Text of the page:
Interviewing Advice

There are few things in life that are more stressful that going to a job interview. You’ve already gone through the steps in preparing your resume and sending it to potential employers. Now they want to see you in person. The problem arises when you get there and are at a loss for what you should be talking about.

Your interviewer is going to ask you questions, and if you’ve done your research, you should have good answers for them. But what happens when it comes time to talk when you’re not sure what to say? Here are a few tips on what you should and shouldn’t be saying in your job interview.

What to Say

Follow-Up Questions

During your interview, you are going to be asked a lot of questions. While the way you answer these questions is important, potential employers don’t just want you answer and go silent. One of the best ways to show your interest in the position is by asking follow-up questions.

Let’s say an interviewer asks about how you would solve a specific problem. Once you answer the question, ask them something like what was the biggest problem their firm needed solved recently, how it was handled, and whether they would have handled it differently if they could go back in time. Elaborate on your response and give an example of when you solved a problem yourself.

Demonstrate That You Are Motivated

Anyone can walk into a place of business, clock in, do their job, and go home. Let your interviewer see that you are motivated. Explain that if you are hired, you will prove that you are not only a productive and efficient employee, but you will do your part to help the company succeed.

While you’re at it, tell a short story about how your motivation has helped you in your previous job; and how it will help you in the future. This shows the potential employer that you can be counted on to do your job well. Mention your willingness to take on extra work and further your education. If you’re looking for a job in the health care industry a willingness to take a quick course on electronic health records for a new system they’ve had installed can get you the job. Make sure they know you’re willing to do your part.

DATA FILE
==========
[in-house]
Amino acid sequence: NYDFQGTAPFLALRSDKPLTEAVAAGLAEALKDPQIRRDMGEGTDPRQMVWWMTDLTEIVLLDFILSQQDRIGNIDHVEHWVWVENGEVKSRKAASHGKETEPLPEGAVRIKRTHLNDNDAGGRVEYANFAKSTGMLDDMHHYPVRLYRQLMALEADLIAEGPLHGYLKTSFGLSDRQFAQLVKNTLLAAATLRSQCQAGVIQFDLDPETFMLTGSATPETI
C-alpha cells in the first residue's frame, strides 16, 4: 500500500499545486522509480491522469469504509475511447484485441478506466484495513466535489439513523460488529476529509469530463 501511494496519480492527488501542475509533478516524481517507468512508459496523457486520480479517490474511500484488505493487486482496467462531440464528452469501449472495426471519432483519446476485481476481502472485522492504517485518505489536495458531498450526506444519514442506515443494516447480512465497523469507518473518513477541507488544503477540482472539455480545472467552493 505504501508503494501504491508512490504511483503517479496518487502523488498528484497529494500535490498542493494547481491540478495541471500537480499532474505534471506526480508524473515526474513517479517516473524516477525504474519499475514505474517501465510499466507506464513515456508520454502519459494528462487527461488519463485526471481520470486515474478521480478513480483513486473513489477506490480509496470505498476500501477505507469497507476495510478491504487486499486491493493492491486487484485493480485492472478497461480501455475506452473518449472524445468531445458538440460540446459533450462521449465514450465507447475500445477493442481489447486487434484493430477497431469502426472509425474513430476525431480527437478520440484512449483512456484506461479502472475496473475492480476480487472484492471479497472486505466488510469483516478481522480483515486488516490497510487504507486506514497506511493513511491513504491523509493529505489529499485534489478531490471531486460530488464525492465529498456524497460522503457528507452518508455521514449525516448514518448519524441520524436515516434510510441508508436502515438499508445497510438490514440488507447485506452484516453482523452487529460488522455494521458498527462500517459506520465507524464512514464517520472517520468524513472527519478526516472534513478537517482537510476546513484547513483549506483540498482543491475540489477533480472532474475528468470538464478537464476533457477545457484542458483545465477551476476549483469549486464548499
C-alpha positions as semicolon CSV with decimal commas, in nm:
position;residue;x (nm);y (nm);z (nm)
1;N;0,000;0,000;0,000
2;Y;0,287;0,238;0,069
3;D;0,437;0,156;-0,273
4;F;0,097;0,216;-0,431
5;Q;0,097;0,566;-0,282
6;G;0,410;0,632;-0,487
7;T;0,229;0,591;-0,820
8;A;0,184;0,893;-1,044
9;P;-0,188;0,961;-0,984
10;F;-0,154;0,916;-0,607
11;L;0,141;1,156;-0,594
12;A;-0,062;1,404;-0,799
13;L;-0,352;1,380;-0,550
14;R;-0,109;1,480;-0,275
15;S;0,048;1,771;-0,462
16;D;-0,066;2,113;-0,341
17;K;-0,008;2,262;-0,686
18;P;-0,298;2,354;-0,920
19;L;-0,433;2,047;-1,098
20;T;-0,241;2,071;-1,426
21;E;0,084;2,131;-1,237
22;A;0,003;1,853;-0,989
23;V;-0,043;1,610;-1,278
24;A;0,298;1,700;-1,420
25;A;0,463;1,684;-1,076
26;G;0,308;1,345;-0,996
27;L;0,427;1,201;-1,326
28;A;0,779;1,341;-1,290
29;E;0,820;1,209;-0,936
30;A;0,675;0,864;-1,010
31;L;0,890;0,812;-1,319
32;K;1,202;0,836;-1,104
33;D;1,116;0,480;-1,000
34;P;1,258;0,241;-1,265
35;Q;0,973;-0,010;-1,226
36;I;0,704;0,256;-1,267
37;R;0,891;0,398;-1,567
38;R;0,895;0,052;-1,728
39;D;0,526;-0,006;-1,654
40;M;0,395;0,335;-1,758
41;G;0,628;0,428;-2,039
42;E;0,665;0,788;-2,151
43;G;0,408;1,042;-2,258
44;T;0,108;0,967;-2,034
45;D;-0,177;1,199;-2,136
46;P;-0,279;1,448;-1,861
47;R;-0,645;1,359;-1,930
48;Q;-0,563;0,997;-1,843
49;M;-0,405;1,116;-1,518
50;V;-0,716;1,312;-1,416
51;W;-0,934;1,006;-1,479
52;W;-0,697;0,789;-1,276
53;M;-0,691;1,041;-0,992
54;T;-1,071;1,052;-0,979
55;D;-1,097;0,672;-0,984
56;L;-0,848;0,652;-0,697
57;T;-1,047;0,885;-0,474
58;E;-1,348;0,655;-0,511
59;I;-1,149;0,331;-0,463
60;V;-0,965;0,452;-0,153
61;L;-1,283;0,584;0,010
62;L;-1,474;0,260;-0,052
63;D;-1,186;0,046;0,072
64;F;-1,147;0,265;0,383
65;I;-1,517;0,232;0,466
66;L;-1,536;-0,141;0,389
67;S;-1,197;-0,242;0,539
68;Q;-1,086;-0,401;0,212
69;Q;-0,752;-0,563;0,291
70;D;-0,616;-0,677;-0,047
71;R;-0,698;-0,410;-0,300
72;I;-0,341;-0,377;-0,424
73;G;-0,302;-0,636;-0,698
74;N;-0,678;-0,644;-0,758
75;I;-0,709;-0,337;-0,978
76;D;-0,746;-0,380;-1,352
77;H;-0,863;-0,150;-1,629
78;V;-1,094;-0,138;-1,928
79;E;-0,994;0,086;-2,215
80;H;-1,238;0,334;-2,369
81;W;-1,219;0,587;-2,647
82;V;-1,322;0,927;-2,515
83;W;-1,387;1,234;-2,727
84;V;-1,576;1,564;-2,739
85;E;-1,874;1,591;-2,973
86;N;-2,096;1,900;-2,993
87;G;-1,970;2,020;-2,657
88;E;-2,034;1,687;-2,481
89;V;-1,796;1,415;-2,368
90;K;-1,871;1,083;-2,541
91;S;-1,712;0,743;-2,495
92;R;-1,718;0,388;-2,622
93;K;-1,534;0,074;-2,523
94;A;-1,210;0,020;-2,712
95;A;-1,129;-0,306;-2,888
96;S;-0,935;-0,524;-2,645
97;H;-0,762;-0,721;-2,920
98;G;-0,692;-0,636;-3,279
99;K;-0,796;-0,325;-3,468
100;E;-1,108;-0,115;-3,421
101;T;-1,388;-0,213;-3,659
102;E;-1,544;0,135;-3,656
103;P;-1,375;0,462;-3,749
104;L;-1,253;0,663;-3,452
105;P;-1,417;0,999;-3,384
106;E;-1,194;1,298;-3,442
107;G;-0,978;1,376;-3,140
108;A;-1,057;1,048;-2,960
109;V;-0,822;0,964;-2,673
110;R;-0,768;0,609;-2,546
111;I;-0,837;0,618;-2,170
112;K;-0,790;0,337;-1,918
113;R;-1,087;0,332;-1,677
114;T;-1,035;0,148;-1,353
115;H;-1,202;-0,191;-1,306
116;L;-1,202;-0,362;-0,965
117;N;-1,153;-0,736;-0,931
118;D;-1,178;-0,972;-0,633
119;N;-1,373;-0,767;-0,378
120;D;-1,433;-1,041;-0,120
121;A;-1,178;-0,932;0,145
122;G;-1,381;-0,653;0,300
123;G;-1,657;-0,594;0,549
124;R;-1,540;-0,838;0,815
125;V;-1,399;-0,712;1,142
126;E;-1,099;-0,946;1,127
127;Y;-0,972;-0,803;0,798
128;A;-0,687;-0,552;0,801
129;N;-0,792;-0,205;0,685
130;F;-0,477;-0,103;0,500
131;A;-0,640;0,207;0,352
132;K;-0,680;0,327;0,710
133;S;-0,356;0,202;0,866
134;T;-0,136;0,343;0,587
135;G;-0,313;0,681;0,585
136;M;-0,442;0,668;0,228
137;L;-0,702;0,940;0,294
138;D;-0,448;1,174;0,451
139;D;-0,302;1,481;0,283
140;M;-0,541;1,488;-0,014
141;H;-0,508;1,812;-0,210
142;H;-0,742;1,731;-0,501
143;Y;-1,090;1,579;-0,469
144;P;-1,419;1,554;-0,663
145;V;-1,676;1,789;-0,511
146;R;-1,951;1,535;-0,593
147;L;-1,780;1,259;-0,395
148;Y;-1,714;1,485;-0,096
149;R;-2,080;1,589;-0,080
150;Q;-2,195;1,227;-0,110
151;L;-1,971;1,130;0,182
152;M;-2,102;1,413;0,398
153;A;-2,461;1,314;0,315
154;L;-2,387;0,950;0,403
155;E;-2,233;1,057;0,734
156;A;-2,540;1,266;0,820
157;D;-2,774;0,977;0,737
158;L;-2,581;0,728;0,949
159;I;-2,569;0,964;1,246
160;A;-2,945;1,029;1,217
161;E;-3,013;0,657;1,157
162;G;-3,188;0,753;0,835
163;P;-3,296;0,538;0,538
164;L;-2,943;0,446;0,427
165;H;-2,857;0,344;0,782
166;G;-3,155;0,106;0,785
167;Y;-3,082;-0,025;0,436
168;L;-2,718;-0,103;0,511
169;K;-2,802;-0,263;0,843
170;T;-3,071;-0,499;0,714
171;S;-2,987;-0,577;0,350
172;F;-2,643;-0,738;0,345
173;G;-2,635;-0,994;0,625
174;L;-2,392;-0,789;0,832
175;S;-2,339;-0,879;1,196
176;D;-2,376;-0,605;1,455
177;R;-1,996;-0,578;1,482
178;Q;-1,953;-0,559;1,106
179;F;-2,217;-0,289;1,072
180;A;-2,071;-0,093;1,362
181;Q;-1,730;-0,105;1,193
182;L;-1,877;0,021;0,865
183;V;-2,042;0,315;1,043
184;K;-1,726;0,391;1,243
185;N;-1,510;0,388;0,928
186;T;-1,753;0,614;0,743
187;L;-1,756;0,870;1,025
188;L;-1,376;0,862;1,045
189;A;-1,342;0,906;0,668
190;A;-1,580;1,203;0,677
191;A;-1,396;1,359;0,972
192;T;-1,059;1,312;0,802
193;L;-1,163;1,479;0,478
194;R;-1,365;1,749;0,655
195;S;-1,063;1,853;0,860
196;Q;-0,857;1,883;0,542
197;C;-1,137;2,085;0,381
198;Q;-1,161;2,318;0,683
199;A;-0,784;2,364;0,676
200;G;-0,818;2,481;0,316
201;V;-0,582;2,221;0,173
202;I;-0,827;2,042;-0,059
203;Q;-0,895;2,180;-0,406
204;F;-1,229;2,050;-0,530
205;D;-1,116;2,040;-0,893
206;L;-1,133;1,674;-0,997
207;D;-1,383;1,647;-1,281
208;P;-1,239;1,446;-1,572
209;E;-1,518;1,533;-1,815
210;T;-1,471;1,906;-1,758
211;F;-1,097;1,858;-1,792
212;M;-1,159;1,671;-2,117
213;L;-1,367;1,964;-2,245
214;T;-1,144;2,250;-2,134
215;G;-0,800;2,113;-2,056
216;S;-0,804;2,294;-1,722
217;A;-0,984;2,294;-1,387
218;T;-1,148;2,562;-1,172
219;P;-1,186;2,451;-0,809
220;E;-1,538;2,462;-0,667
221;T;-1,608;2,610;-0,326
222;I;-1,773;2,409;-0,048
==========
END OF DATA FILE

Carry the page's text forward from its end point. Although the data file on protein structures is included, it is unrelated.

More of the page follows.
What Not to Say

I’ll Take Anything I Can Get

This is something you never want to say in an interview, even if you will truly take any position that were to come your way. Employers don’t want someone who will take anything. They want someone who is going to want to do their job and be passionate about it.

When someone says, “I’ll do anything,” it is usually a red flag that you might not stick around, be motivated, or be a good fit. Instead, explain why you want the position and why you’d be a good fit. It is okay to casually mention that, while you really want the position you applied for, you would be willing to consider other positions as a way to get your foot in the door.

I Really Need This Job

A lot of people use this tactic as a way to pressure the interviewer into feeling sympathetic, hoping it will give them a better chance at landing the job. The truth is, lots of people are unemployed and many of them also really need a job. Explain why you’re the best option and avoid the guilt trip.

I Don’t Have Any Questions

Interviewers don’t like it when they ask if you have any questions and you reply that you don’t. Even if the interview explained everything perfectly, there should be at least one or two things about which you might be more curious. Research the company a bit and have a few backup questions prepared. Ask things like why the position is available, what you can do to succeed if you were hired, and where the company is planning on going in future.

This is just the tip of the iceberg when it comes to what you should and shouldn’t say in an interview. Be smart and you’ll have an offer for your dream job before you know it.

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